Plans have been approved for an amphitheatre to be constructed in an area beyond the deck and carved into the vineyard.
The restaurant is fully-stocked with all the best modern equipment money can buy, but what caught my eye was the Enomatic wine system that will not only dispense Redstone and Tawse wines, but also offerings from Tawse’s Burgundy projects Marchand-Tawse and Domaine Tawse.
“You can come here and drink Grand Cru Chardonnay and Pinot,” Pender tells me, with a sparkle in his eye. Wow.
There is also a state-of-the-art tap system where you can order from three wines on tap and three local beers that will be brought in on a rotating basis. That’s on top of the 16 wines that will be part of Enomatic system.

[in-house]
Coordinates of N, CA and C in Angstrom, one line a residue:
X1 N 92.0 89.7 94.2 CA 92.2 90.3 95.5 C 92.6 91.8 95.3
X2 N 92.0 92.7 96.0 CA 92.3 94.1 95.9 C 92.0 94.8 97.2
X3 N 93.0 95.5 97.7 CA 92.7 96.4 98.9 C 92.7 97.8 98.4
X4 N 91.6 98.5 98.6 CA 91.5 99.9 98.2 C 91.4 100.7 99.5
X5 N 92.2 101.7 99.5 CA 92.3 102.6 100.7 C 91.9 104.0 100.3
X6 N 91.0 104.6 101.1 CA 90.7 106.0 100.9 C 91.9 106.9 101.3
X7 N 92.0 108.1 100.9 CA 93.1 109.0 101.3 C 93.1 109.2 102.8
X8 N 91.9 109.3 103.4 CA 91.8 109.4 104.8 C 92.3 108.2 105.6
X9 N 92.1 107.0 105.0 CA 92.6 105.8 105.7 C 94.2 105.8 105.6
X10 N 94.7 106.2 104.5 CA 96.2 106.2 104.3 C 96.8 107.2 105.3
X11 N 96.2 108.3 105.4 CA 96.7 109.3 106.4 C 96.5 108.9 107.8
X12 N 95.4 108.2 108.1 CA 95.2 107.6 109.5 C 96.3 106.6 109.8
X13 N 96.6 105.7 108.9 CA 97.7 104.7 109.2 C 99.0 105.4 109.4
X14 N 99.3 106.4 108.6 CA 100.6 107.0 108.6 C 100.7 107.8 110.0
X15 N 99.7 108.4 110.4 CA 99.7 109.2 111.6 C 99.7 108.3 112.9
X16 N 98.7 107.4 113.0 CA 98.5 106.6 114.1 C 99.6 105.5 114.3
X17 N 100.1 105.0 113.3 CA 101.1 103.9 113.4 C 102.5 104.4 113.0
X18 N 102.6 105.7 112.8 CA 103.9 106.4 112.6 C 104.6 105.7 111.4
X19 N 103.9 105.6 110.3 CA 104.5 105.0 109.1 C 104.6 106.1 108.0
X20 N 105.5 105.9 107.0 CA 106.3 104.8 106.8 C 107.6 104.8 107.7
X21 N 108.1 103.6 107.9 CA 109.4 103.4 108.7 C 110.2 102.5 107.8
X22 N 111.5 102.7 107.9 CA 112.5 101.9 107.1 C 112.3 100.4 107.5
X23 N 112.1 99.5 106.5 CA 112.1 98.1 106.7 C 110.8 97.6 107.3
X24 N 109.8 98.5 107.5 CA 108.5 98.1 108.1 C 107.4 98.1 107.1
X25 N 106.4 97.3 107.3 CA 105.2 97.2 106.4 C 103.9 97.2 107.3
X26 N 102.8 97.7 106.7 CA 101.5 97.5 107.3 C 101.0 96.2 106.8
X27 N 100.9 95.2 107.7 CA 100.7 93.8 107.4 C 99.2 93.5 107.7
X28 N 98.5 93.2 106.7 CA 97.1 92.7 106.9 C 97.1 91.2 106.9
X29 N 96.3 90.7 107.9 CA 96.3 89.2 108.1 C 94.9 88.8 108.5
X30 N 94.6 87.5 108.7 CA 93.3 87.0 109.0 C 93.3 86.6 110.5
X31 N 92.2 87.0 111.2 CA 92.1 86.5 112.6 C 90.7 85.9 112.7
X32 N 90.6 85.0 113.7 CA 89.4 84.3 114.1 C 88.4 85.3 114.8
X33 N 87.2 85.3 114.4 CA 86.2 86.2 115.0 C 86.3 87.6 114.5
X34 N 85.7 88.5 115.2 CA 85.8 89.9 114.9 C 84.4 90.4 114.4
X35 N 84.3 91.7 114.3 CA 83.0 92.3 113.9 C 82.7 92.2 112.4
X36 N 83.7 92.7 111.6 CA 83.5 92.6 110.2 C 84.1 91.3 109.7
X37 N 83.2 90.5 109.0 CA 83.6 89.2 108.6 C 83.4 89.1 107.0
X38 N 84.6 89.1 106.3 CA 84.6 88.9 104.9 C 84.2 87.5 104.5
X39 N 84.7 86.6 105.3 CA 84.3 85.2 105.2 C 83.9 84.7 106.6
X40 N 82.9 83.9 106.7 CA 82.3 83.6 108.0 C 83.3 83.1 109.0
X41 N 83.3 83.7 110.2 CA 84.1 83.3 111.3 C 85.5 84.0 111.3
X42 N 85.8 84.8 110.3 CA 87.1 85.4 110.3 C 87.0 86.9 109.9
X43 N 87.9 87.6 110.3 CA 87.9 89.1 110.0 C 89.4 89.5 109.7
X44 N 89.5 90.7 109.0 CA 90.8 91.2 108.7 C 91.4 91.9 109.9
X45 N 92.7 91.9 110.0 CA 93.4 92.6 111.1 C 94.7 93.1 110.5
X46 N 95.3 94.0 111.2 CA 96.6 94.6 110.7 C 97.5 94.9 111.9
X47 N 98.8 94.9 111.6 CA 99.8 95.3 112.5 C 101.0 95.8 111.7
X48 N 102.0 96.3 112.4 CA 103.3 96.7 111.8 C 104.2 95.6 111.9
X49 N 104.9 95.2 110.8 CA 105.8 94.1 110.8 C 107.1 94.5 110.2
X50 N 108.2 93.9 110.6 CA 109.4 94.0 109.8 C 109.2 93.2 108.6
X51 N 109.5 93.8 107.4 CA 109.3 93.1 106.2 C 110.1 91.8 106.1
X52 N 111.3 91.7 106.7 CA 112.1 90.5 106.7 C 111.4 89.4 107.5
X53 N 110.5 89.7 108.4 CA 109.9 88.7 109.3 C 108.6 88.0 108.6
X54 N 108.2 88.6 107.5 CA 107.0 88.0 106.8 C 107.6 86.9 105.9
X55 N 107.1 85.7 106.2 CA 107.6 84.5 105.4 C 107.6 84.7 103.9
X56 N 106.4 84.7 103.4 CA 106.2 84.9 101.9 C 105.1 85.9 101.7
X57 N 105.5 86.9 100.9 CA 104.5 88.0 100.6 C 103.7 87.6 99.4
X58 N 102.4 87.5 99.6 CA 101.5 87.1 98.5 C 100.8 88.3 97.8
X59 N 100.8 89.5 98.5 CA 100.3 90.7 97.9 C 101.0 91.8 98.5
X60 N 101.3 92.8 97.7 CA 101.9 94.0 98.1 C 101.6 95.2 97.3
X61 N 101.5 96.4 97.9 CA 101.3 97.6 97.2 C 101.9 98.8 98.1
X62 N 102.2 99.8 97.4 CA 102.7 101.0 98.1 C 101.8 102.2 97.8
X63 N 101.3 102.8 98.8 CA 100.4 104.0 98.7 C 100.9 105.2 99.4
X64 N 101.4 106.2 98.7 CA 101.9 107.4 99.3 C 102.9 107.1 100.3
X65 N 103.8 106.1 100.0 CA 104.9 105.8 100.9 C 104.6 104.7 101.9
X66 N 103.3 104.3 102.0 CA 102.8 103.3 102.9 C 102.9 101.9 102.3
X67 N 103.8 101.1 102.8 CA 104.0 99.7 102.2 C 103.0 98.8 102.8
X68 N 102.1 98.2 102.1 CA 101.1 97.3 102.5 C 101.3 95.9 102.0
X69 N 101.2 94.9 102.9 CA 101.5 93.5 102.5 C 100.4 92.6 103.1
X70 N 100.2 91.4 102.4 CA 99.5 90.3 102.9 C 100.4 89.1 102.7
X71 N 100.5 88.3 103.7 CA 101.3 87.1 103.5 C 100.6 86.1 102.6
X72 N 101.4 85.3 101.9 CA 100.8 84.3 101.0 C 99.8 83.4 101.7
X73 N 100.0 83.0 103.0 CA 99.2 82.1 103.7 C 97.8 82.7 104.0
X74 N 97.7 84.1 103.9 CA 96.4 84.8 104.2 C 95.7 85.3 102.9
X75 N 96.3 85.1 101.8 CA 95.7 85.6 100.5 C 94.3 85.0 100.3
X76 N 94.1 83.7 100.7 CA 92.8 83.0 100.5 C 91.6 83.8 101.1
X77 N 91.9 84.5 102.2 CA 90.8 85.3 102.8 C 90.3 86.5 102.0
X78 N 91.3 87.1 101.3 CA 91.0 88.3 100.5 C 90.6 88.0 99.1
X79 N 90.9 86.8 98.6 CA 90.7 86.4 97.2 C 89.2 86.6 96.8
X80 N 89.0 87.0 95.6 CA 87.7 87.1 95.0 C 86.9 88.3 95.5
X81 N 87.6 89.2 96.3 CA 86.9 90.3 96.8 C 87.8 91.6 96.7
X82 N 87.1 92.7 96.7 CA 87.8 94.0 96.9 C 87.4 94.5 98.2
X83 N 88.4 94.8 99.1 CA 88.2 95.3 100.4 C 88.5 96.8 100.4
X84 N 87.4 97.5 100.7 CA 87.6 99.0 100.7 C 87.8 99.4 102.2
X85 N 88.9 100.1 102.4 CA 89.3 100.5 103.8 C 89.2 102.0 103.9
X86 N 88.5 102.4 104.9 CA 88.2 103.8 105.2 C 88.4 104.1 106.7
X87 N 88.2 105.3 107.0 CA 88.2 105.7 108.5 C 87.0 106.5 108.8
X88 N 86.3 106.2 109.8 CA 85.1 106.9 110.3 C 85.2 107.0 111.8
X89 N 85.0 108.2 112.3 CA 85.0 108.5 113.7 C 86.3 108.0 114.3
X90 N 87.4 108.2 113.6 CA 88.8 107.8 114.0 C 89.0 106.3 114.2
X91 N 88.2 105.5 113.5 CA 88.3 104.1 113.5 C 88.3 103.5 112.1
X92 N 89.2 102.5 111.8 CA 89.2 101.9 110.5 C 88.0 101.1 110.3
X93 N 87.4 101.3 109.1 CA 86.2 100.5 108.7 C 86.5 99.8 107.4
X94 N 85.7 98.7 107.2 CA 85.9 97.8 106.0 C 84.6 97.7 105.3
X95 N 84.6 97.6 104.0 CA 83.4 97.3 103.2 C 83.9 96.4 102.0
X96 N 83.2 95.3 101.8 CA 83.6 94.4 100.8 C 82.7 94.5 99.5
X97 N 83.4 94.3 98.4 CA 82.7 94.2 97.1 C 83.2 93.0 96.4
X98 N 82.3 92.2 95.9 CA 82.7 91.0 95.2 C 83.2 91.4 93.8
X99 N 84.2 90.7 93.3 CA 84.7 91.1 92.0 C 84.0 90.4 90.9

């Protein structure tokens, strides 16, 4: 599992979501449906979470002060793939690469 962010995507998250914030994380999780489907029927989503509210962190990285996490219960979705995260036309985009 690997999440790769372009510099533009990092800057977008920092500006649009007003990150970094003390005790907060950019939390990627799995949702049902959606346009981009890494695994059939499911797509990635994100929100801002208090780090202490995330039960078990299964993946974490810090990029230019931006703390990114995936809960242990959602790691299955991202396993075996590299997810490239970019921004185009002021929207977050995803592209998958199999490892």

You will not go home thirsty after a visit to the new Redstone facility.
Tawse purchased the Lincoln Lakeshore property, formerly the Thomas and Vaughan Estate Winery, in 2009, maintaining that it was an opportunity to explore a different terroir that he simply couldn’t pass up.
The photos below show some of the construction of Redstone. These photos, except the top one taken by me a year ago, were shot by the builder De Angelis Construction Inc.
Inspired by the red dust, which covered everything, including his boots, the first time he strolled the vineyard, he named the new winery Redstone, for its intense red-clay soil and large stones.